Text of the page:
Woodchuck Taper Plane
There is little doubt that a tapered arrow flies better , it isn't just because it looks as if it does there is in fact science to back it up. Put simply when an arrow goes through paradox it can recover quicker if there is less weight or mass at the back to flap about. A properly spined parallel shaft will fly perfectly well, but when you shoot a tapered arrow for the first time you will see the difference.
Another good reason to shoot tapered shafts is that it moves the balance point further toward the front. When the weight is moved forward the arrow will fly with more stability, however this is where there is a trade off between stability and trajectory and it all starts to get a little complicated.
Shifting the balance point forward, (this point is known as the foc - front of center, which is expressed as a percentage.) aids stability but at the cost of flatness of trajectory, similarly if the foc is moved back from the front the arrow shoots flatter but with less stability. So, how do you know where the foc should be ?, happily this is not new science and there is a wealth of ballistic information around to help the archer achieve perfect arrow flight. It is generally accepted that 7-11% is a good range as a compromise between stability and trajectory for a target or 3D archer, the American society for testing and materials recommend 9% as a typical figure. For a hunter 10-18% will be desirable, firstly a greater point weight will aid penetration and at short range hunting distances stability will be more important that shooting flatter for a little further.
Naturally you will want to try tapered arrows and your first option would be to buy some ready tapered, although convenient it can be expensive. In the past I have spent hours sanding shafts down, a laborious task. Here though is a little jig all ready set up and good to go. A teper at the rear of around 9 to 10" has been found to be desirable and this tool produces a maximum 10" taper.
One end of the arrow is placed almost at the backstop, shown above,I say almost because you don't want it fitted up tight, it should be so close that there is just a sliver of daylight between the shaft and the backstop. The nock end, already tapered sits at the far end - this is where the tapering will take place.
The backstop is adjustable to allow for different length shafts. Up at the tapering end a small receiver will accept the nock and with the backstop adjusted correctly the shaft is held securely as it will sit on a center bock which supports the shaft at about 1/3rd it's length.
There is a facility for the nock receiver to be moved up and down in the vertical plane to set the taper angle, so you could bring an 11/32 shaft down to 5/16" or to 9/32" if you wished, there is no scale or pre-sets so this will involve some trial and error, however provided you don't go mad straight off then a shaft can be brought down in stages until you are happy, at that point the rest of the arrows in the batch can be done.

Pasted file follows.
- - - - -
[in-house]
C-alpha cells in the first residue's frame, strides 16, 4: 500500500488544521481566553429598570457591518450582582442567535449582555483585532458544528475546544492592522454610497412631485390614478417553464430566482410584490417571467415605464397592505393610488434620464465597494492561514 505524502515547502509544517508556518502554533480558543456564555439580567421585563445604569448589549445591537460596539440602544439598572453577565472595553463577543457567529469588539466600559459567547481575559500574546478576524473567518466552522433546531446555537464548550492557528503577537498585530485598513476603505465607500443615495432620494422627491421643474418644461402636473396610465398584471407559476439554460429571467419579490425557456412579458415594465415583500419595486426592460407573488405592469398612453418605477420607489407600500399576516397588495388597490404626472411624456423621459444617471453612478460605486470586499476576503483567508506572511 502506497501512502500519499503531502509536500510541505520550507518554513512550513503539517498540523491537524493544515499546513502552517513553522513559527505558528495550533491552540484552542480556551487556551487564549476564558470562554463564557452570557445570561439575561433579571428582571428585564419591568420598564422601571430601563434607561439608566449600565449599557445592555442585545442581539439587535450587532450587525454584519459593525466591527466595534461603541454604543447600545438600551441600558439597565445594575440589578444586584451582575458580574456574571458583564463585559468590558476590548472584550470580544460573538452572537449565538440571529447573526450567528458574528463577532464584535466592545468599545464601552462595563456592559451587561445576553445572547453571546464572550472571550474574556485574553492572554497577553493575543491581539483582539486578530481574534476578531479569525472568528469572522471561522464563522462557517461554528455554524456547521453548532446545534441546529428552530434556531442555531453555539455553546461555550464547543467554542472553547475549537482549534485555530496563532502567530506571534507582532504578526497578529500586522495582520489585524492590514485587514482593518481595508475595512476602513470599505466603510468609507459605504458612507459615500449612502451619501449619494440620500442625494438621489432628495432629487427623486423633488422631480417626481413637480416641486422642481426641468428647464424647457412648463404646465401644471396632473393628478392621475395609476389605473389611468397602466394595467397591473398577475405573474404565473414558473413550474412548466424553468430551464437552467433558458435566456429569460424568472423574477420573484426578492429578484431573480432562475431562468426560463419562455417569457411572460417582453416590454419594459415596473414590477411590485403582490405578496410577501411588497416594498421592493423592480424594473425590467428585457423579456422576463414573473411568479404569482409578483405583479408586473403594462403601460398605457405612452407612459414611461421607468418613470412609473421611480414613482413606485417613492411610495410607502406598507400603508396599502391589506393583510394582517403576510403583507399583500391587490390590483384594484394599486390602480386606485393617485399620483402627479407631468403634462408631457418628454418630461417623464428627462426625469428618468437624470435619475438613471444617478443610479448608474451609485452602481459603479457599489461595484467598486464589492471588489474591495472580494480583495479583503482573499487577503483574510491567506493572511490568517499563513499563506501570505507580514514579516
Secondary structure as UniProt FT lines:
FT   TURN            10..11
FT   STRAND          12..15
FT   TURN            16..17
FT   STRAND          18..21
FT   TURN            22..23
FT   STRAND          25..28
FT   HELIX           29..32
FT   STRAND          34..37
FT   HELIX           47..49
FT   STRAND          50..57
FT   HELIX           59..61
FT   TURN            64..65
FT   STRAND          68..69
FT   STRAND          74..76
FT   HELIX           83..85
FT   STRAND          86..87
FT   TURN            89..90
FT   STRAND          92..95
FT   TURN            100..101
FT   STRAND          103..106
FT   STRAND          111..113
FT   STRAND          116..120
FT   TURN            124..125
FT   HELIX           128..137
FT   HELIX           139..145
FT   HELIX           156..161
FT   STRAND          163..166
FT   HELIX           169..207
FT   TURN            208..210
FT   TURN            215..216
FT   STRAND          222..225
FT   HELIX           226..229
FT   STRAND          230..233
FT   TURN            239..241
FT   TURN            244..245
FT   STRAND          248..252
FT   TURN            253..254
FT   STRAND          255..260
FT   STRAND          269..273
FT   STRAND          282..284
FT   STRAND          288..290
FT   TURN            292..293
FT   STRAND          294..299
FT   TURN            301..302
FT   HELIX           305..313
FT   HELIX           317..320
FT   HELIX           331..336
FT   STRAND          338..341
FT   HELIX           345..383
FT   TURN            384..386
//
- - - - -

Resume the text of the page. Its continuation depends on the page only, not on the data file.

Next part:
So, once the arrow is in and an angle has been set it's just a case of running the small plane along the guide rails, you will see the little shavings coming off, turn the arrow and repeat, do this all the way around the shaft and in a couple of minutes you have a tapered shaft. The key point here is to let the plane do it's work and not try to force the plane with downward pressure, as you rotate the shaft the taper will get longer, so don't worry if at first the plane isn't biting a 10" taper.
A word of caution though, make sure you have straight shafts or straighten them first because if you try this with a bowed shaft the taper will be uneven. I find that tapering 10" decreases the spine by 2 to 3#, so be aware of that before ordering your shafts.
You don't have to taper 10" that is the maximum you can go to, with a little re adjustment you can tailor the taper to suit your needs.
So how about some chested or barrelled shafts,taking weight from both front and rear will mean that the arrow settle down really quick.
Features & Design
Woodchuck have developed several nice jigs for various tasks, this one I like because of it's simplicity and ease of use, there is nothing complicated and this is one of those products that isn't too clever for it's own good, this has to be the most straightforward way to taper an arrow.
Provided your shaft is straight this will do a nice quick job of tapering it. Have some patience and it will do a nice job.
Value for Money
If you use tapered arrows a lot or don't use them because they are expensive then this has to be good value - if you don't use tapered arrows then maybe you should try them - either way one of the tools I love to use. You could say it was a lot of money for a very basic tool and that you could make a jig yourself, if you are that kind of person you probably already have made one, if you have not made one then what's all the fuss !!
There are not that many ways of getting a taper on an arrow, this is simple but does require a straight shaft and a gentle touch, however get it right and you are in for a treat.